Across interest rates, currency and credit, Asia's long-term value proposition has increased. On the interest rate front, the pressure for Asia's central banks to increase policy rates may fall with the Fed taking on an increasingly dovish tone. Falling interest rates may again provide a stabilizing tailwind to bonds. Furthermore, the most vulnerable countries, which had to raise rates to defend their currencies, have likely reached high points in the rates cycle and have the potential to reverse. For example, Indonesia and India had to raise interest rates to stem currency outflows at the height of the emerging market turmoil. As Asia's ccentral banks implemented policies that have been effective in stabilizing inflation, sentiment, and investor flows, we see value again in several countries' relatively high nominal and real rates.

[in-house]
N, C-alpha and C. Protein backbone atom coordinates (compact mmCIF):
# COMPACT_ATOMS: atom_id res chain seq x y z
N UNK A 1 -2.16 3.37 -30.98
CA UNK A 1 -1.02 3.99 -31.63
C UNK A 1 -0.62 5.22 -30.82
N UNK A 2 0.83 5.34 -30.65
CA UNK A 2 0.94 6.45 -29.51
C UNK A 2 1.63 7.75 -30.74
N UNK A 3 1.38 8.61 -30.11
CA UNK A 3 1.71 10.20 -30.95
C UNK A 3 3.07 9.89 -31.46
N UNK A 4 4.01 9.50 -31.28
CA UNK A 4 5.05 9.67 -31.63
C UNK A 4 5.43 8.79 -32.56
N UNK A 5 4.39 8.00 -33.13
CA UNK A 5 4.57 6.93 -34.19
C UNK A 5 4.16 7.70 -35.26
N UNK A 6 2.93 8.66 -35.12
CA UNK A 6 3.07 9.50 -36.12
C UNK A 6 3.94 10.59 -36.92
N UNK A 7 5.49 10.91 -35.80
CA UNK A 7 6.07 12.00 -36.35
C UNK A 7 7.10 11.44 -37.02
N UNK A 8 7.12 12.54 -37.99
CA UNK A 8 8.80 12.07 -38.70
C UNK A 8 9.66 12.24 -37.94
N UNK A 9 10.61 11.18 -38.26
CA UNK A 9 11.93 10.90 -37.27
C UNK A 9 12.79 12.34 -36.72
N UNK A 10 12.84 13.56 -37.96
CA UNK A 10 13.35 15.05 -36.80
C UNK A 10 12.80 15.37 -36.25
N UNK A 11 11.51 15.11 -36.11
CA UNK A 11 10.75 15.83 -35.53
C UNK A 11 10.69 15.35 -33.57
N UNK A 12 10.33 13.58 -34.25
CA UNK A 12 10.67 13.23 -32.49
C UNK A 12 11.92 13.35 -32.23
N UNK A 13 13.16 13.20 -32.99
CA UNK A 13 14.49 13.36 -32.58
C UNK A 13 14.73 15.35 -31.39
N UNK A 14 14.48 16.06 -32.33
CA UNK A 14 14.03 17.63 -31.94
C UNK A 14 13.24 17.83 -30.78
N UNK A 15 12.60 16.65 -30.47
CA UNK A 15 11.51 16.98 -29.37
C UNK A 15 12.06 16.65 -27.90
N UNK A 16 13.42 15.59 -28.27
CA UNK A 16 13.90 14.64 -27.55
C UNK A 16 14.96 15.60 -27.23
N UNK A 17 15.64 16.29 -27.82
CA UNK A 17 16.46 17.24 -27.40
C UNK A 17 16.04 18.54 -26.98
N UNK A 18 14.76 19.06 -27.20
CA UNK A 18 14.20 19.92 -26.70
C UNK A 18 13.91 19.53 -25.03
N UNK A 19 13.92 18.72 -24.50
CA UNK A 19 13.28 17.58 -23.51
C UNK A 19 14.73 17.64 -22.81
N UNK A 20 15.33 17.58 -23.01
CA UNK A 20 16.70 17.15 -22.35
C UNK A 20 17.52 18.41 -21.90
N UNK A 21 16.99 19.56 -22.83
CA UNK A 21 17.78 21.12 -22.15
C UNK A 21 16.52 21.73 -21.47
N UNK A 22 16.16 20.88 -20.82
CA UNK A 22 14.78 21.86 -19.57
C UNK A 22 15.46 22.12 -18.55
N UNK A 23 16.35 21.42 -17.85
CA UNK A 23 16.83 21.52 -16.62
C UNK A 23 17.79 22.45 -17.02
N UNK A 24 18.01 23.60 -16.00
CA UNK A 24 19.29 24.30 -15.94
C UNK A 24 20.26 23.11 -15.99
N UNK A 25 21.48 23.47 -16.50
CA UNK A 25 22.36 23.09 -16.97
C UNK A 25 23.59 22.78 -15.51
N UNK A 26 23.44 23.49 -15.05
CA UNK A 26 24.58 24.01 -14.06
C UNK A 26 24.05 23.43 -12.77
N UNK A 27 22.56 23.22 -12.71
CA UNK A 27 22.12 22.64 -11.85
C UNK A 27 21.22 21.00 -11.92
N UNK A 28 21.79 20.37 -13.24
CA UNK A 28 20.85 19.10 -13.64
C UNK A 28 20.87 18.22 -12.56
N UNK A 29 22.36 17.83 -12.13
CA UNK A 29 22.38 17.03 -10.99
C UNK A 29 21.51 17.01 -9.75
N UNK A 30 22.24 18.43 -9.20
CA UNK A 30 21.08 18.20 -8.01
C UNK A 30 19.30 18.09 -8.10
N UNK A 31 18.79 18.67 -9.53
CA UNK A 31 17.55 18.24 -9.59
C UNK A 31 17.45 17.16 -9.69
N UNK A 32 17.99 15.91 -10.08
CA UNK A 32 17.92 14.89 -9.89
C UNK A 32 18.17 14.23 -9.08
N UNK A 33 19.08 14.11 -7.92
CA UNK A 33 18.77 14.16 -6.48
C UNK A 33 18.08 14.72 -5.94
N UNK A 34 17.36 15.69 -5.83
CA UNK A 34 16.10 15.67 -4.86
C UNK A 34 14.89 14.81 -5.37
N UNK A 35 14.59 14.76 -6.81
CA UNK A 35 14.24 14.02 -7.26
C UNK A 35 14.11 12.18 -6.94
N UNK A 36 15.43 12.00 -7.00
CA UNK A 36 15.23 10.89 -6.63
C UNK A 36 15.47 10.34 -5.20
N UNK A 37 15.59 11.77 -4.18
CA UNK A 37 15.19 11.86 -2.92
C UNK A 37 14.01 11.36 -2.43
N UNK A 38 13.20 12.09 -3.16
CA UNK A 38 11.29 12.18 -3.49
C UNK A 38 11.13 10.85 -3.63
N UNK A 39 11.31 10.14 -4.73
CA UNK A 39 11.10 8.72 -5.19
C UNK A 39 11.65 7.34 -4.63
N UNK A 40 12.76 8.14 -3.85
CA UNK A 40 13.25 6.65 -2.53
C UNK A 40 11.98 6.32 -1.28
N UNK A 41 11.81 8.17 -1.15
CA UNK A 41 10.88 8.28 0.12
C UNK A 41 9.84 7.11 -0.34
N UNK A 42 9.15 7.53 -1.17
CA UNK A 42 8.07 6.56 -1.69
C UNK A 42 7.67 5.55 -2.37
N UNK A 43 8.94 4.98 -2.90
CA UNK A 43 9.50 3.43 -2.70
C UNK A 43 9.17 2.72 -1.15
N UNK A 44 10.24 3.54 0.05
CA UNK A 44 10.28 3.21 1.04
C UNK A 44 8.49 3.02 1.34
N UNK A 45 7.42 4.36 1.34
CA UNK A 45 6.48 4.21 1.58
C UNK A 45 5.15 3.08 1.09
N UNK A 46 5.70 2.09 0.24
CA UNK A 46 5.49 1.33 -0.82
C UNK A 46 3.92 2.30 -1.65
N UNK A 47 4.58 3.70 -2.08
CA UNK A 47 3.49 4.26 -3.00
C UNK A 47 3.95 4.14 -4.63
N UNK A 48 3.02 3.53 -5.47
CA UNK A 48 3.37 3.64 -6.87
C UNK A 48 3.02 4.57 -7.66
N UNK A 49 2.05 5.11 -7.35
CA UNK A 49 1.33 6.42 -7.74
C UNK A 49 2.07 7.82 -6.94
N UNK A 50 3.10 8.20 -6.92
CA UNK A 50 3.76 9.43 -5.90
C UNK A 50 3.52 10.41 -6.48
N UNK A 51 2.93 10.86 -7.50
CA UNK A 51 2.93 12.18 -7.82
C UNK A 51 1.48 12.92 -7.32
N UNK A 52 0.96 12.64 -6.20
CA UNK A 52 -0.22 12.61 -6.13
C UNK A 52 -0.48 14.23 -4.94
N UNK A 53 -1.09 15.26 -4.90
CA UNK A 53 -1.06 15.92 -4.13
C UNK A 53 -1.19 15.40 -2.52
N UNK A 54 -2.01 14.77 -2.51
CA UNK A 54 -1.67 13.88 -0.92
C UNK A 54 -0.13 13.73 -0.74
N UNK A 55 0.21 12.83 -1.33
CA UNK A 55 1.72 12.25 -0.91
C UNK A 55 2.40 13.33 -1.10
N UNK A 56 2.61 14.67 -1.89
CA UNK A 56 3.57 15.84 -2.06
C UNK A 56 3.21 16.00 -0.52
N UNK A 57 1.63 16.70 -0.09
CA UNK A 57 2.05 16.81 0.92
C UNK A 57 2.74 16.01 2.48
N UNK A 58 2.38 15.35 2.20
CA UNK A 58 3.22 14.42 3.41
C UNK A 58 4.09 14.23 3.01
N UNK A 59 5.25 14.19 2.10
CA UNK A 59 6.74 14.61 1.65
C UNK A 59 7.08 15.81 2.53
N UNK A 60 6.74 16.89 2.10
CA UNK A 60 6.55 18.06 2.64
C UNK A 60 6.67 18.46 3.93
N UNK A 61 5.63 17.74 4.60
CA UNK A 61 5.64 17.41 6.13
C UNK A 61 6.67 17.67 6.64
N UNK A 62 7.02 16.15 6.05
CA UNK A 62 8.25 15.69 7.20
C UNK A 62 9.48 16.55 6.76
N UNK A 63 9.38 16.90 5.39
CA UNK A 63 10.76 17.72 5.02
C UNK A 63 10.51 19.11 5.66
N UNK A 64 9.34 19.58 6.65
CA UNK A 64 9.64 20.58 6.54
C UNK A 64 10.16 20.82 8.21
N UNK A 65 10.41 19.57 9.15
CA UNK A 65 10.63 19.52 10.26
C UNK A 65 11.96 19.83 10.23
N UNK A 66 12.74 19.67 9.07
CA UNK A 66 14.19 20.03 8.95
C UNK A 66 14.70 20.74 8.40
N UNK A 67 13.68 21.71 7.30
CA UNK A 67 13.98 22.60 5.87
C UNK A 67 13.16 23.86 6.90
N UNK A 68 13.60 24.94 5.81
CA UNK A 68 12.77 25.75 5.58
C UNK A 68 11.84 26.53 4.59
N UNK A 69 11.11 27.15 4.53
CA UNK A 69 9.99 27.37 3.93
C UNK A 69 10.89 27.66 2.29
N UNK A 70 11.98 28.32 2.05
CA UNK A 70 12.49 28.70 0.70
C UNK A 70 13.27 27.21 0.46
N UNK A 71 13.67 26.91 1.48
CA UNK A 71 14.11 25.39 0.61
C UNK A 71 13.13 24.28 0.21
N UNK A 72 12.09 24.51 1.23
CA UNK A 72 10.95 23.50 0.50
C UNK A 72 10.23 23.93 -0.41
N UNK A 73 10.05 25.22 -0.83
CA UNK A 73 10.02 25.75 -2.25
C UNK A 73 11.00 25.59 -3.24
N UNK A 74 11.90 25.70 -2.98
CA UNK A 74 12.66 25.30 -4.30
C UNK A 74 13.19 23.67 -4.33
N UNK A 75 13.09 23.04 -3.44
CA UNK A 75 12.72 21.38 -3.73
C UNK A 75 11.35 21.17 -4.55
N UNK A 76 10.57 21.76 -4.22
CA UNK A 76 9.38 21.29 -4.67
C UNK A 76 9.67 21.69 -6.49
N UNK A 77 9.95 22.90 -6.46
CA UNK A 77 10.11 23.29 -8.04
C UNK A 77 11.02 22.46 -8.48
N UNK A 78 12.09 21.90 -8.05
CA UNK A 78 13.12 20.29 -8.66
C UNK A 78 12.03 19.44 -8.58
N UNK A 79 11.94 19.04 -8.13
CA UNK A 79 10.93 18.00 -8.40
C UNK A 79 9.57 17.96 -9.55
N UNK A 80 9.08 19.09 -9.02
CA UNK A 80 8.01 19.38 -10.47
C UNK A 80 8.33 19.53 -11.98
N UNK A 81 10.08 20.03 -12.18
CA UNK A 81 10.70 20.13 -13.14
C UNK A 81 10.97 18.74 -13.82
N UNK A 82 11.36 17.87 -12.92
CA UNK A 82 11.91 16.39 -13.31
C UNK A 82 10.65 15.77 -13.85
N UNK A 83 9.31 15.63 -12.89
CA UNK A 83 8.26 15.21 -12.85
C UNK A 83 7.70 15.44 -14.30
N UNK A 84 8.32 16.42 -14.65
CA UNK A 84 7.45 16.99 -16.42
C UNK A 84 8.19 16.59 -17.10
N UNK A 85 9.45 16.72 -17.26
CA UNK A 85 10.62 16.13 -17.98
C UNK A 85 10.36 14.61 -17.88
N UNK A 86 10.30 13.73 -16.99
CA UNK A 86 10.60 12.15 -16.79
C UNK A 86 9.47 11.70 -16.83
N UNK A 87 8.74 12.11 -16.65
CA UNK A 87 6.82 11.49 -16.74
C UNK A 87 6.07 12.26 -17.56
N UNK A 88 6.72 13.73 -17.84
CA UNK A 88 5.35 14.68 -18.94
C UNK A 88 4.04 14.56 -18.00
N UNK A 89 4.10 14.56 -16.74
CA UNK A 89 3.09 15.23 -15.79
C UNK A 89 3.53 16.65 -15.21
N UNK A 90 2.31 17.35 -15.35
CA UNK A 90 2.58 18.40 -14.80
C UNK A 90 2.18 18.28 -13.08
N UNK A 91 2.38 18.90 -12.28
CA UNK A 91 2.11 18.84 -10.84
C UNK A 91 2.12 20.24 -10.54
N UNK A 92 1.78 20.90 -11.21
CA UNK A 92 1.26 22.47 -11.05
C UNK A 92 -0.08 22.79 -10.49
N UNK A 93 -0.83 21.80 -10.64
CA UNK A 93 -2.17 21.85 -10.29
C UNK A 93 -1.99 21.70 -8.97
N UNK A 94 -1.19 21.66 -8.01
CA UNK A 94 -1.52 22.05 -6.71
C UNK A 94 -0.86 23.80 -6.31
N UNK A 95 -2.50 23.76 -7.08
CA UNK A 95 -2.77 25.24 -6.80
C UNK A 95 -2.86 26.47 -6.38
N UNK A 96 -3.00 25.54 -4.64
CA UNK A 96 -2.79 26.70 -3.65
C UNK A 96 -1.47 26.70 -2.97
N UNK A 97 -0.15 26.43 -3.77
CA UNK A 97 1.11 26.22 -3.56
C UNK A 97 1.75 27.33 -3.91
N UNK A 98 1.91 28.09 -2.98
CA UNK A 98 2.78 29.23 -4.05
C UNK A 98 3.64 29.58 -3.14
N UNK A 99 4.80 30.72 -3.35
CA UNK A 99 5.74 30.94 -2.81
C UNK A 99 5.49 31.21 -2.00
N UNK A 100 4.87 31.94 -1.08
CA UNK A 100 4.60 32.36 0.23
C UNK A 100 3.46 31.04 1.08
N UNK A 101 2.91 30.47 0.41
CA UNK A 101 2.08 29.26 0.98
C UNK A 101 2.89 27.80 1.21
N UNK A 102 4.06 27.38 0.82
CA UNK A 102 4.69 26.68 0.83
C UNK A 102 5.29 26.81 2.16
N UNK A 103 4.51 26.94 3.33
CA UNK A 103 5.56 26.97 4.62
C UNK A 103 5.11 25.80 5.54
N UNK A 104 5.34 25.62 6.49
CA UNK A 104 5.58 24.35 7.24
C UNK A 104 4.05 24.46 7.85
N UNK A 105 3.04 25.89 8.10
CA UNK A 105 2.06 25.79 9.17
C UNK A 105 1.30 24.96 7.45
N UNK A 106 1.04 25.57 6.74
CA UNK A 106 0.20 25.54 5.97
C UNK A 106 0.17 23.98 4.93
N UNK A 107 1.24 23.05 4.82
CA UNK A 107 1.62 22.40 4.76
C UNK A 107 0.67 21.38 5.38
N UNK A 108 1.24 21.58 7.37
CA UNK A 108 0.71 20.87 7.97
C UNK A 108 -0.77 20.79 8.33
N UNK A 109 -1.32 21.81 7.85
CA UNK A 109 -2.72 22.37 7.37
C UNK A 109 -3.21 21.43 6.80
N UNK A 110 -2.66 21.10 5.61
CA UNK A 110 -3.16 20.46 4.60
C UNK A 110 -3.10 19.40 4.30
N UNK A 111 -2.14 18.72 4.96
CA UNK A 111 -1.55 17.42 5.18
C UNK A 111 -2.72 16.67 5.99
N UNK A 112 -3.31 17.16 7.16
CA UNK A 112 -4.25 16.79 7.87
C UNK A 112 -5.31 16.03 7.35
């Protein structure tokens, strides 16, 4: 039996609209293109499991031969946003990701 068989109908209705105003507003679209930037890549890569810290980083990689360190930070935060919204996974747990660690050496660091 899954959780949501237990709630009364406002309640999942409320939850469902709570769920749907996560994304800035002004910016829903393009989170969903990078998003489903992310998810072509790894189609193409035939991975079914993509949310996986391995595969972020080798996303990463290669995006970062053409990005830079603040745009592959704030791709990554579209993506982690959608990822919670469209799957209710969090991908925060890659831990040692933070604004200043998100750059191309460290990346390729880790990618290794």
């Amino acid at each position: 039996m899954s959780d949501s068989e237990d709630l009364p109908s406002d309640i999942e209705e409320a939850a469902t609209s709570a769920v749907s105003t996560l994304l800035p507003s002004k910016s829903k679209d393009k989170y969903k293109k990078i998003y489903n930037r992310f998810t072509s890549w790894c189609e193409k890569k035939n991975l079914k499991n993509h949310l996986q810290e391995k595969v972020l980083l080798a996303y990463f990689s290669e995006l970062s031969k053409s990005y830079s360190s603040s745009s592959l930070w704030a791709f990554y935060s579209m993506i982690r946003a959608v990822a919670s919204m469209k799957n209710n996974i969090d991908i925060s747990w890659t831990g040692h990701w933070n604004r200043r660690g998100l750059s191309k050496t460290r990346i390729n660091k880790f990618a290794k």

On the currency front, our models indicate potential for Asian currencies to appreciate over the next year. These include the higher yielding currencies such as those of India and Indonesia, which depreciated along with their twin-deficit peers (those with current account and fiscal accounts) in emerging markets. Lower yielding currencies, such as the Korean won, Thai baht, and the Singaporean dollar also have potential to appreciate should the Sino-U.S. trade tariff dispute ebb. Tensions created by this trade dispute have disproportionately affected the currencies of these small open economies. When we analyze the various outcomes of the trade dispute, we see further tariffs being increasingly harmful to both sides.